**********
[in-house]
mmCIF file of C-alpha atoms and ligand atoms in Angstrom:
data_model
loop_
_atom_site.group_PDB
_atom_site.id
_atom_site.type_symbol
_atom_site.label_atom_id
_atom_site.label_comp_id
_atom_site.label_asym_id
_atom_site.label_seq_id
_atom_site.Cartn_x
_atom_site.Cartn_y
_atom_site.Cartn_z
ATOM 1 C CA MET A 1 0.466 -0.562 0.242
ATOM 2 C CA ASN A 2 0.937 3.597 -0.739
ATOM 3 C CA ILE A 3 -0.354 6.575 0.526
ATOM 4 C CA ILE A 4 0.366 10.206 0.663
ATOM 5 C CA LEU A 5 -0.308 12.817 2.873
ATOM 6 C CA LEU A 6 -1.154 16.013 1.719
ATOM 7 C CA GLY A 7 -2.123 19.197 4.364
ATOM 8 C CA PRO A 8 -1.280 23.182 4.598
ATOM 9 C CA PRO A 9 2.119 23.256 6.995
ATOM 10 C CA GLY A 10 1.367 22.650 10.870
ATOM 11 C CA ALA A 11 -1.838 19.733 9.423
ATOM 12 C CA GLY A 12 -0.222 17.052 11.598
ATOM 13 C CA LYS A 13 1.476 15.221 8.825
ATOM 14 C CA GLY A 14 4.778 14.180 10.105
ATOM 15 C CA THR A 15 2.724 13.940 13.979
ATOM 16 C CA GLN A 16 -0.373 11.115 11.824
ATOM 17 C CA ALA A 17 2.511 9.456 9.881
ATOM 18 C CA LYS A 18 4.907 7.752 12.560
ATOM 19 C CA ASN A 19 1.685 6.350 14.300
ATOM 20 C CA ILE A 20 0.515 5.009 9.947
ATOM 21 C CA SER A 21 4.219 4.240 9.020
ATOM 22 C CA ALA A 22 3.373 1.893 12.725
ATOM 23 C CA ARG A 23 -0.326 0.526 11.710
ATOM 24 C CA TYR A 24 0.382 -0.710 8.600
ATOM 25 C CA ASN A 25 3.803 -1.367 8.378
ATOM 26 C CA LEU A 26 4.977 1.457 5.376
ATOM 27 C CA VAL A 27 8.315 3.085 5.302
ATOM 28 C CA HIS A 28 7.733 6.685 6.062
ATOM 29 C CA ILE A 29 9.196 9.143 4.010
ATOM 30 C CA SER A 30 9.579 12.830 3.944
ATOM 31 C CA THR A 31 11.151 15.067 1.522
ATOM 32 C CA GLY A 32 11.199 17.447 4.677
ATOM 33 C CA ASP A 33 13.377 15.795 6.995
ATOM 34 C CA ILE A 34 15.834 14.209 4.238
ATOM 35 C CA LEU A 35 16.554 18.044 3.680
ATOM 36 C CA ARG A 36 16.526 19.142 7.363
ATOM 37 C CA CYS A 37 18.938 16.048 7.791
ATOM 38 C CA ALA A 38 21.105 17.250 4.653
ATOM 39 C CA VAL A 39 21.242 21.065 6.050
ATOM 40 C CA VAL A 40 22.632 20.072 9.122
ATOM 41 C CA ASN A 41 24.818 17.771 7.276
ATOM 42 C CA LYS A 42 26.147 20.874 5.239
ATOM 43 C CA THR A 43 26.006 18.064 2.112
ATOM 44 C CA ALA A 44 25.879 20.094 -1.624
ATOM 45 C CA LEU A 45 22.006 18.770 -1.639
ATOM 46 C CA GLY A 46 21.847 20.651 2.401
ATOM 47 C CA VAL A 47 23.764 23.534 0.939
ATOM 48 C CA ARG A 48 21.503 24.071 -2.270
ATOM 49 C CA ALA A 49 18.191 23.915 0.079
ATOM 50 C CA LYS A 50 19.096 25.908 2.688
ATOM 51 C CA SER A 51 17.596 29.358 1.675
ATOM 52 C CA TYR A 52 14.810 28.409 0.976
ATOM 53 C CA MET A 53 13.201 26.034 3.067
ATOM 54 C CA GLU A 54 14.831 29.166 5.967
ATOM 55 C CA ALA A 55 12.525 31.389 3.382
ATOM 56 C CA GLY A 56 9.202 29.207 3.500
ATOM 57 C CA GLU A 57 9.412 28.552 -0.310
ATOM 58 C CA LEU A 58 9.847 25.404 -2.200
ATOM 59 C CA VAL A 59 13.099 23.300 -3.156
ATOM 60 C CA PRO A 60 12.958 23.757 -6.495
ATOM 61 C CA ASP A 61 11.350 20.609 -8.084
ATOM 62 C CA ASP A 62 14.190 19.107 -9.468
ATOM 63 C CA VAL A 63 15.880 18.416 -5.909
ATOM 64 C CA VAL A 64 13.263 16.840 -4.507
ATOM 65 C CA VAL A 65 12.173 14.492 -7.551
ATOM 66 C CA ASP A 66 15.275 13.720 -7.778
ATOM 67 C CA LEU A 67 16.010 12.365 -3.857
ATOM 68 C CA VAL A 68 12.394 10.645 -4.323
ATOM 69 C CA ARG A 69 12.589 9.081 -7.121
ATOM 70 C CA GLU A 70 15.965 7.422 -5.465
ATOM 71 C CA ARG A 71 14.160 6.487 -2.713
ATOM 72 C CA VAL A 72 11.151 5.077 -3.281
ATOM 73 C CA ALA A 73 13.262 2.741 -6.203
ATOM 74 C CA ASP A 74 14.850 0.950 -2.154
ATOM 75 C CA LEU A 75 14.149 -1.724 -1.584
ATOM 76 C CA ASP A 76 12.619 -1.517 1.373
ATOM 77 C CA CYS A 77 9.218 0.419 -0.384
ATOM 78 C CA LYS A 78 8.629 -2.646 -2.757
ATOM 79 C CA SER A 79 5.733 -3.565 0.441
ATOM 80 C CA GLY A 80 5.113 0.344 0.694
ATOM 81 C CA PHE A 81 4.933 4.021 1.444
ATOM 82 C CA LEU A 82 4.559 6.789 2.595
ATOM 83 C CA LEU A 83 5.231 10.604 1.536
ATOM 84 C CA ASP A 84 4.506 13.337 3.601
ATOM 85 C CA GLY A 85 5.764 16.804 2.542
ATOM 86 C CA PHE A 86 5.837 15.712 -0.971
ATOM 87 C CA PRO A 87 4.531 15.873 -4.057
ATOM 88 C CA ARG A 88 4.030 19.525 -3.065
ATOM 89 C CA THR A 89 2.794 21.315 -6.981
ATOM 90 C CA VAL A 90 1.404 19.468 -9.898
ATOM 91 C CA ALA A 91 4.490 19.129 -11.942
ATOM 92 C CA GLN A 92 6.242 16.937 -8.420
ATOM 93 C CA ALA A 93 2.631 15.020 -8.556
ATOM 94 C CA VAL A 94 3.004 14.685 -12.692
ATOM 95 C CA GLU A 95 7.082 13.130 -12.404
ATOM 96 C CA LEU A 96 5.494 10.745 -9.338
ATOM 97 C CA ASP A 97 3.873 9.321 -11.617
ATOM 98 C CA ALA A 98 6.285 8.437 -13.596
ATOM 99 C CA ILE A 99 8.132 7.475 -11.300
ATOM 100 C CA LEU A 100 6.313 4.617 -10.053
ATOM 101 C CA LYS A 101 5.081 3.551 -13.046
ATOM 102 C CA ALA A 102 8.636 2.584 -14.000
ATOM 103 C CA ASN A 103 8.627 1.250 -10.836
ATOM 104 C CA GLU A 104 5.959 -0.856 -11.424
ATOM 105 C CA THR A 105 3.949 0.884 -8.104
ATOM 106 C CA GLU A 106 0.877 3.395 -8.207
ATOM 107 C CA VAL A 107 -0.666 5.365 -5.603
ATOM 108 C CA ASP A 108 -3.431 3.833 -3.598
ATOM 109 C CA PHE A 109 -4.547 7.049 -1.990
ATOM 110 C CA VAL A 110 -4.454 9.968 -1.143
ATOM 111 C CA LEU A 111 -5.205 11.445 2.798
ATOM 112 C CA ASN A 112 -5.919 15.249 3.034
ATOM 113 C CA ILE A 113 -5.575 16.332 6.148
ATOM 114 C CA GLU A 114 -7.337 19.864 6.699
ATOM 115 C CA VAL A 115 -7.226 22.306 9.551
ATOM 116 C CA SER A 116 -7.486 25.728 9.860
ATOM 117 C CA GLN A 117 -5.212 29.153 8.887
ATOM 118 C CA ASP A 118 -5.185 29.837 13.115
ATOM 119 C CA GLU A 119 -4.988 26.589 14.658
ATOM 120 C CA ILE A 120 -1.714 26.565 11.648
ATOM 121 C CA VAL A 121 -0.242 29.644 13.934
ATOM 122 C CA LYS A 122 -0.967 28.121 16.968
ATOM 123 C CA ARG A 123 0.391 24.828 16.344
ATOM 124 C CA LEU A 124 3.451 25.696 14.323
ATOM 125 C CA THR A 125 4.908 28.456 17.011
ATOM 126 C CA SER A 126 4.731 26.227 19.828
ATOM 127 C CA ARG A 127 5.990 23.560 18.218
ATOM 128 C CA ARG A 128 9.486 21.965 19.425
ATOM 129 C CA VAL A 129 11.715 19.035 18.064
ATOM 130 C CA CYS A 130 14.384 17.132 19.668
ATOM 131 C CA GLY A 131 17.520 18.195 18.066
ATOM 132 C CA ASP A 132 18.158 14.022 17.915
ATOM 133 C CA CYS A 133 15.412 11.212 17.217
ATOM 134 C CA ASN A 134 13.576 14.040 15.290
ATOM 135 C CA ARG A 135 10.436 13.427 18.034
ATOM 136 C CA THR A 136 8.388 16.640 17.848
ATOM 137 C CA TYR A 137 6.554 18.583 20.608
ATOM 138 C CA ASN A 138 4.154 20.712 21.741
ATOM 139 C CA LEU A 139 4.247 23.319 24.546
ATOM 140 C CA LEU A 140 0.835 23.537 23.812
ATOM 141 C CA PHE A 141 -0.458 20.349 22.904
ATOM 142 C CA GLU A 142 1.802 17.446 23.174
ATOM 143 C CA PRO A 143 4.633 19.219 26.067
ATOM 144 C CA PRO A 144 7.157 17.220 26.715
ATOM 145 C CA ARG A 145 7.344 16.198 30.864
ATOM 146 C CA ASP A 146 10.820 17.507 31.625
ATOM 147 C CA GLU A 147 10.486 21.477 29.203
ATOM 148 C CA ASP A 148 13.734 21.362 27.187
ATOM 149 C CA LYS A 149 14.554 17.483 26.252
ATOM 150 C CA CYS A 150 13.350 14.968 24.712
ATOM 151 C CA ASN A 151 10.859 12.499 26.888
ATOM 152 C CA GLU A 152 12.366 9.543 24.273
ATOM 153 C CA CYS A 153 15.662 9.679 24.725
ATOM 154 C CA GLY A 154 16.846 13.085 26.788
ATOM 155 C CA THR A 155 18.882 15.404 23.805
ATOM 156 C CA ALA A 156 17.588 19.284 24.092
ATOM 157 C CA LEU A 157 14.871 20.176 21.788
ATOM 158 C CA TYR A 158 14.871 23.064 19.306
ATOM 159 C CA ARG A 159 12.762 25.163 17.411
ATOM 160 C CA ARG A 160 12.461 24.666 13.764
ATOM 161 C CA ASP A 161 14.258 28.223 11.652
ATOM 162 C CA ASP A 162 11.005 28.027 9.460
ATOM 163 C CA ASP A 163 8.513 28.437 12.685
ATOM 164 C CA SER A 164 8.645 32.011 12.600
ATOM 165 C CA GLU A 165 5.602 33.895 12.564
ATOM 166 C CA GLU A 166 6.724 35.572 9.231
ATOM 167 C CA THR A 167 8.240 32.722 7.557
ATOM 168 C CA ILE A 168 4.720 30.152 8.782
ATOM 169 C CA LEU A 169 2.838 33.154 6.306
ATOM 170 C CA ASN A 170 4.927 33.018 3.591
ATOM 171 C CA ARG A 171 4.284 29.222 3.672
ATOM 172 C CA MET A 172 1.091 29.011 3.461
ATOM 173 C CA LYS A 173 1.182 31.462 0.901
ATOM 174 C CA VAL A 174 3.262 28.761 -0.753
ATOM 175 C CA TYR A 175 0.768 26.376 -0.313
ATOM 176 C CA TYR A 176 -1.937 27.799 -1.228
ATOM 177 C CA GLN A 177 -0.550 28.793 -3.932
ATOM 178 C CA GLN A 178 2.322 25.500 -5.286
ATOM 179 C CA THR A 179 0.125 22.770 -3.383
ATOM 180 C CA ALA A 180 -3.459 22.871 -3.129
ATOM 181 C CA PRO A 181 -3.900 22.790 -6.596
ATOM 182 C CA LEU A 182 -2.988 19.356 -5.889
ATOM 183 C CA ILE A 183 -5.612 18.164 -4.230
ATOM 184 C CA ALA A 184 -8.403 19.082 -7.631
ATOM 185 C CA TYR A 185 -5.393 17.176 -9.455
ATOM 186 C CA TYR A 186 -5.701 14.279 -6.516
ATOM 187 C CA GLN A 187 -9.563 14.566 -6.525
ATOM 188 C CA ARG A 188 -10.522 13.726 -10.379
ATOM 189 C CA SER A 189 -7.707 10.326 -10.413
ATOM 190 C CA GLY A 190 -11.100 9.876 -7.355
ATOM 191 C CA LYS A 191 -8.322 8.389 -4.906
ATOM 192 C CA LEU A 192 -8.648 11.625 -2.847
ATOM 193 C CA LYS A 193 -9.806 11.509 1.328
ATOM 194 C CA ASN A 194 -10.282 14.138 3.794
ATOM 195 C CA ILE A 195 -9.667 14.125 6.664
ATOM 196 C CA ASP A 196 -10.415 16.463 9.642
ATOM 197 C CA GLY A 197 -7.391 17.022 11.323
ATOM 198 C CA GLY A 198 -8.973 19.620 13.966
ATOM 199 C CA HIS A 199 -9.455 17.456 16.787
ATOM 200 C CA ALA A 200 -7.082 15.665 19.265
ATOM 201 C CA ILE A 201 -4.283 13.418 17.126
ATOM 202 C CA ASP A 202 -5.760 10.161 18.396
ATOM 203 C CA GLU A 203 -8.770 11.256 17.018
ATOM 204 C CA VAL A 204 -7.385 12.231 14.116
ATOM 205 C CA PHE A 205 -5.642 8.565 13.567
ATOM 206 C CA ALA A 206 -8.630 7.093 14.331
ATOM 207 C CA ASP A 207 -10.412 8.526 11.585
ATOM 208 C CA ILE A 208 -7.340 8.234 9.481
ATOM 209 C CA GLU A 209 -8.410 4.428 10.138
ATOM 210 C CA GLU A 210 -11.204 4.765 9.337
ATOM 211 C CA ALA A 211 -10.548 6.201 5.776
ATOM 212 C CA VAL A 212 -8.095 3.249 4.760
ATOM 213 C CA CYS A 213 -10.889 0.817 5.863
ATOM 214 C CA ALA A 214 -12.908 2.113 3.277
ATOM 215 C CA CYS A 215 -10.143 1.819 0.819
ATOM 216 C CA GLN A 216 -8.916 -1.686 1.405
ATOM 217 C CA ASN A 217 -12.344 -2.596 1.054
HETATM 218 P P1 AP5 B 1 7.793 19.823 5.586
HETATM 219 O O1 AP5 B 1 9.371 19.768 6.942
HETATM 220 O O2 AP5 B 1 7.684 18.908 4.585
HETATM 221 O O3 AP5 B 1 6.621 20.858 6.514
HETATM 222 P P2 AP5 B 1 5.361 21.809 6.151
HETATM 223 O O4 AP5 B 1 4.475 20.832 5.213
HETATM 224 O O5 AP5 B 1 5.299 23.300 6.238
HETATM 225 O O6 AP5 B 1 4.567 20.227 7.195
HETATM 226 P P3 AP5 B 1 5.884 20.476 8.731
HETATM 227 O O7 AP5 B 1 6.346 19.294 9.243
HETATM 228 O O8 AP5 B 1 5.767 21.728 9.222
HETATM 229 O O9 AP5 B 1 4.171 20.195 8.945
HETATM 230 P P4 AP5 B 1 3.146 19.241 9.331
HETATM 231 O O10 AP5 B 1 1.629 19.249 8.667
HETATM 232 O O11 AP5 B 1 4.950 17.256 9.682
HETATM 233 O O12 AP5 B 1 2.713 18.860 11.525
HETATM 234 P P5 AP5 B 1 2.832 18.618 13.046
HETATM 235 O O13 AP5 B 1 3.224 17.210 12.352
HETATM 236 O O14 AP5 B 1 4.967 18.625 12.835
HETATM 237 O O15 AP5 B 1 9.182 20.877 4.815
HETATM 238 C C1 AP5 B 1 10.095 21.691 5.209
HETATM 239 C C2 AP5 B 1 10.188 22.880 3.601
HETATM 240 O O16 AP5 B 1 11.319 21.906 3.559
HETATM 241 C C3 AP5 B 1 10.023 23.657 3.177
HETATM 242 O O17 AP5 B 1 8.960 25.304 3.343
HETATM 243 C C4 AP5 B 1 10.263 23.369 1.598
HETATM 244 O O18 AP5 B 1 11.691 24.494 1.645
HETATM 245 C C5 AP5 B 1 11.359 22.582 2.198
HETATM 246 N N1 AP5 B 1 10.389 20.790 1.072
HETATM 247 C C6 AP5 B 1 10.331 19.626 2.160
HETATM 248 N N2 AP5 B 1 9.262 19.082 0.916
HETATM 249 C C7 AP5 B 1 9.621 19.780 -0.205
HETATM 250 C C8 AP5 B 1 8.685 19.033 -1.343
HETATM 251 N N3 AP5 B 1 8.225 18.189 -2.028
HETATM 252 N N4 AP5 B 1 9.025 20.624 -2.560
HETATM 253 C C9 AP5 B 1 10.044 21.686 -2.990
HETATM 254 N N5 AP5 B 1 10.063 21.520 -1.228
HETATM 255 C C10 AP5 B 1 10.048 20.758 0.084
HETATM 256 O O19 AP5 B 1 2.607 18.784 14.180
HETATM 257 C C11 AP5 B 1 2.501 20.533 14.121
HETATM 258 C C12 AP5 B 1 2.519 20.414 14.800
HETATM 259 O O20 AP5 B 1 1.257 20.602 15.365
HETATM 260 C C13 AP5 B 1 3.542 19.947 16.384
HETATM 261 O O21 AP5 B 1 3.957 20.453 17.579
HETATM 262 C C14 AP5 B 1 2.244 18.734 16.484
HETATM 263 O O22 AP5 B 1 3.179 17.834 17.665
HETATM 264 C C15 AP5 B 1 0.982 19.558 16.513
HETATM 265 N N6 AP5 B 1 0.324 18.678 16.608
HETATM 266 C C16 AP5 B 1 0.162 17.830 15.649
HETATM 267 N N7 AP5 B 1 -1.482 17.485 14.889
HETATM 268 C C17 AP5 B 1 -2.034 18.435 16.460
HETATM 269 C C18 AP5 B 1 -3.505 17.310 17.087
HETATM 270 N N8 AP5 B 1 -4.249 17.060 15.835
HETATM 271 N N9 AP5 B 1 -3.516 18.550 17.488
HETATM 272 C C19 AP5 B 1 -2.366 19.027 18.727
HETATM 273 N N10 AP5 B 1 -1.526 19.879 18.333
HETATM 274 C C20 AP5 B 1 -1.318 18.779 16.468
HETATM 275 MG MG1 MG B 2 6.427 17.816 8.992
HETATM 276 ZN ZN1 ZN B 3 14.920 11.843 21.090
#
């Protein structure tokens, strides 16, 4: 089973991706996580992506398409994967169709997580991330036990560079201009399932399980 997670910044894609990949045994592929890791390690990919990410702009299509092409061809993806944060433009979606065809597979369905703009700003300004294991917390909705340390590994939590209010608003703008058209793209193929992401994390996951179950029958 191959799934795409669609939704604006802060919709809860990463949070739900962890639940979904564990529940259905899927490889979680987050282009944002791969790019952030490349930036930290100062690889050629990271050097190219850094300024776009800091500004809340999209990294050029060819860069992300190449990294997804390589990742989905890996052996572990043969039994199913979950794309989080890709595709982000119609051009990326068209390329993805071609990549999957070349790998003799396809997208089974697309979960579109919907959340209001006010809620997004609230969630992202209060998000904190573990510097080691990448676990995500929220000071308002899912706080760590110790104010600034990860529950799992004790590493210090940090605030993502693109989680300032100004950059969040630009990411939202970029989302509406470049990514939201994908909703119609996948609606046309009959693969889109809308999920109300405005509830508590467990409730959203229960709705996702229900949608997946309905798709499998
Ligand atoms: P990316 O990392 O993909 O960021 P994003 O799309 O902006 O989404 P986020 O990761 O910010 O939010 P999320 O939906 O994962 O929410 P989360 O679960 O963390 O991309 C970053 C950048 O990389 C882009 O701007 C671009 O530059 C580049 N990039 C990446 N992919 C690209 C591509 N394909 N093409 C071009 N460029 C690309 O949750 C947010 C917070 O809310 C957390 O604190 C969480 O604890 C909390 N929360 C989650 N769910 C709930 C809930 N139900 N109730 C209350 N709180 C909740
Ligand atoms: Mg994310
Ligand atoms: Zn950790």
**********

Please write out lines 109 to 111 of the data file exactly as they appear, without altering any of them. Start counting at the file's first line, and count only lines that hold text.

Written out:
ATOM 95 C CA GLU A 95 7.082 13.130 -12.404
ATOM 96 C CA LEU A 96 5.494 10.745 -9.338
ATOM 97 C CA ASP A 97 3.873 9.321 -11.617